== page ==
The second problem is that whether something is or isn’t an economic activity is entirely a matter of framing, there are no fundamentals at play here. If your activity involves any form of trade or production, that activity will be an economic one. Keogh and others probably mean economic activity in the more colloquial sense of the word, in that an economic activity is one where you earn a living. But again, fundamentally there are no economic activities then, only what each individual frames for themselves, and as a matter of fact, most game developers have indeed chosen to pursue game development as a career to earn their living through.
My biggest problem though comes with the message and comparison that’s made. It’s curious and peculiar how when game development is considered “just art”, it’s put aside to writing novels and playing in a band, but it’s never put aside say making films. Writing novels has almost no barrier to entry, if you are literate, you can write. Likewise, playing in a hobbyist band requires very little financial barriers to overcome, and since you’re a hobbyist, not too much personal time either. On the other hand, games and films require large amounts of money. They’re the products of multiple disciplines coming together to create a piece. Just as acting or scene design alone don’t make a film, so too doesn’t game design or programming alone make a game. The dedication and practical skills required to make a video game, very firmly move it beyond just a hobbyist activity. There are many factors and enablers that need to come together to create a game, even a small indie game. That’s not even considering the time that’s needs to complete a video game. Most indie games take well over a year to produce, and that’s multiple people with different competencies working full time on the project!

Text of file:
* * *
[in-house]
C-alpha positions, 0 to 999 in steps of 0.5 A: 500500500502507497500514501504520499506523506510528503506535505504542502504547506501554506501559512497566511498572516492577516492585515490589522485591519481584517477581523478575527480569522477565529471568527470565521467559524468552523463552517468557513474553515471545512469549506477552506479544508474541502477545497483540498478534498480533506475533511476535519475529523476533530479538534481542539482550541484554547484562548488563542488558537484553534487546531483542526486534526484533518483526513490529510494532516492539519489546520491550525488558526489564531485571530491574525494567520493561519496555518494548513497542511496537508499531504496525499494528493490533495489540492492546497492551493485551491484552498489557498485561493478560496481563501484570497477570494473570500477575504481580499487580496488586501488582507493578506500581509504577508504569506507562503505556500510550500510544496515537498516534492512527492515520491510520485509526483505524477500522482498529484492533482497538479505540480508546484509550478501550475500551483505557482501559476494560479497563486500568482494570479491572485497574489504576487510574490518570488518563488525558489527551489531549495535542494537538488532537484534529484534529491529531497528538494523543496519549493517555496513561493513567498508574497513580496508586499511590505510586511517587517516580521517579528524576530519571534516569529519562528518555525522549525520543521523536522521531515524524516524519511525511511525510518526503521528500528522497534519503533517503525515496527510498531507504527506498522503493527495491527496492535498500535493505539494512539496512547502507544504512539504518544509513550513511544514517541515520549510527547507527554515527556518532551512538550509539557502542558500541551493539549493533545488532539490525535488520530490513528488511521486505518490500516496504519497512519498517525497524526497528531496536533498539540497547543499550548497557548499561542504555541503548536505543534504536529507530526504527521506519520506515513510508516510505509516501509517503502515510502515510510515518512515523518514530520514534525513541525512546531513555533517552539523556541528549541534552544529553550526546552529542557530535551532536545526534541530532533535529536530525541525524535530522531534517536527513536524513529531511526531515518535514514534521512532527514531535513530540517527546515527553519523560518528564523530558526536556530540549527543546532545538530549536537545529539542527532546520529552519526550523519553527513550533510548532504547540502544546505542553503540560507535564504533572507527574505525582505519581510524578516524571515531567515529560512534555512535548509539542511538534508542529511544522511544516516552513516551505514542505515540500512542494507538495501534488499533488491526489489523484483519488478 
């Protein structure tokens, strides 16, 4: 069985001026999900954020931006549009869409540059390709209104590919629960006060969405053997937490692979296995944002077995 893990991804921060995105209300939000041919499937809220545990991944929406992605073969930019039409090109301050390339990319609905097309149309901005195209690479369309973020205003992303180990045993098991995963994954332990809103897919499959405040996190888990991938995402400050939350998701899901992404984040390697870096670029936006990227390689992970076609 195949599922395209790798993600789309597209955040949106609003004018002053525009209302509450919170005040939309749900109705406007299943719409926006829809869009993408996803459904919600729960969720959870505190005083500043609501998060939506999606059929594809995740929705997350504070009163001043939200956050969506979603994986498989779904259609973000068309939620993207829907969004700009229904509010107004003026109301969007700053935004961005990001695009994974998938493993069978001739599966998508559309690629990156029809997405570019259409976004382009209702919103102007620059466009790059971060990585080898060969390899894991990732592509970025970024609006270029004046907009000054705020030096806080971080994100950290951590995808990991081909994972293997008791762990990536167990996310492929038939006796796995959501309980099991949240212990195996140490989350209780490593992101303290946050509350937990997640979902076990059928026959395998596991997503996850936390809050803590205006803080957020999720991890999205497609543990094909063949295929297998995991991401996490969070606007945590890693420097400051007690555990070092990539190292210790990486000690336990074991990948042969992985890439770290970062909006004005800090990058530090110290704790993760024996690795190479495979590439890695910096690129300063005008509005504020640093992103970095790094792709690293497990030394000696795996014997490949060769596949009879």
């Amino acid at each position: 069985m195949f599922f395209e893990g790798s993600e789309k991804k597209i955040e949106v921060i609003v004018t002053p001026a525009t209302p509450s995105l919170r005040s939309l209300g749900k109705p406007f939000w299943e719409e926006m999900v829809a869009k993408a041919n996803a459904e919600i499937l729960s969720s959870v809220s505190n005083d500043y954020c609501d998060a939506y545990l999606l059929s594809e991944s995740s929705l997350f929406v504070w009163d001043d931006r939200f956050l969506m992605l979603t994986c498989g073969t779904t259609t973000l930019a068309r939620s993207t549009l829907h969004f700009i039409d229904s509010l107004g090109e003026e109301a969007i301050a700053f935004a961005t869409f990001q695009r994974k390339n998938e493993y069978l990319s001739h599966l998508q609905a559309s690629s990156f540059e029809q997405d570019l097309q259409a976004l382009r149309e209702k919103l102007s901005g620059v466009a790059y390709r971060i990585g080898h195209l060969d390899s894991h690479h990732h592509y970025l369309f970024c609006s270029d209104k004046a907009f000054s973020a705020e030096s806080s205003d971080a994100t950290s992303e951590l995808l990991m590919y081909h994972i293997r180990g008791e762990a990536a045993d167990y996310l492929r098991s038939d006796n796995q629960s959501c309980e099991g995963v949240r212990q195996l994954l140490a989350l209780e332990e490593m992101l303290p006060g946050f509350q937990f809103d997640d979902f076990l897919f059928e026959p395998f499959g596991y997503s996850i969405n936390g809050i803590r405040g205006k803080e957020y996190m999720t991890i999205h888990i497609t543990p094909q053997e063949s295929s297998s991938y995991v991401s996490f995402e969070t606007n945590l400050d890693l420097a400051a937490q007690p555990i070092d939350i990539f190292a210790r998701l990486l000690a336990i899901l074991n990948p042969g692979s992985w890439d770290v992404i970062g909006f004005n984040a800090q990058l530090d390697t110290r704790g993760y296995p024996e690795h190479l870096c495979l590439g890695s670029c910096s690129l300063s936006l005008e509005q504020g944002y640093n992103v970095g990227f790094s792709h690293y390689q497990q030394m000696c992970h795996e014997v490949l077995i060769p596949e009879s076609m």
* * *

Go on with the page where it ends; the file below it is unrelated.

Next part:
So are there too many games?
Considering that games are economic activities, pursued by people who wish to make a living off of them, and the cost of failure, the conditions to answer this are set. Too many games would be synonymous with a surplus of supply, and considering the amount of sales and market size there really seems to be such a surplus.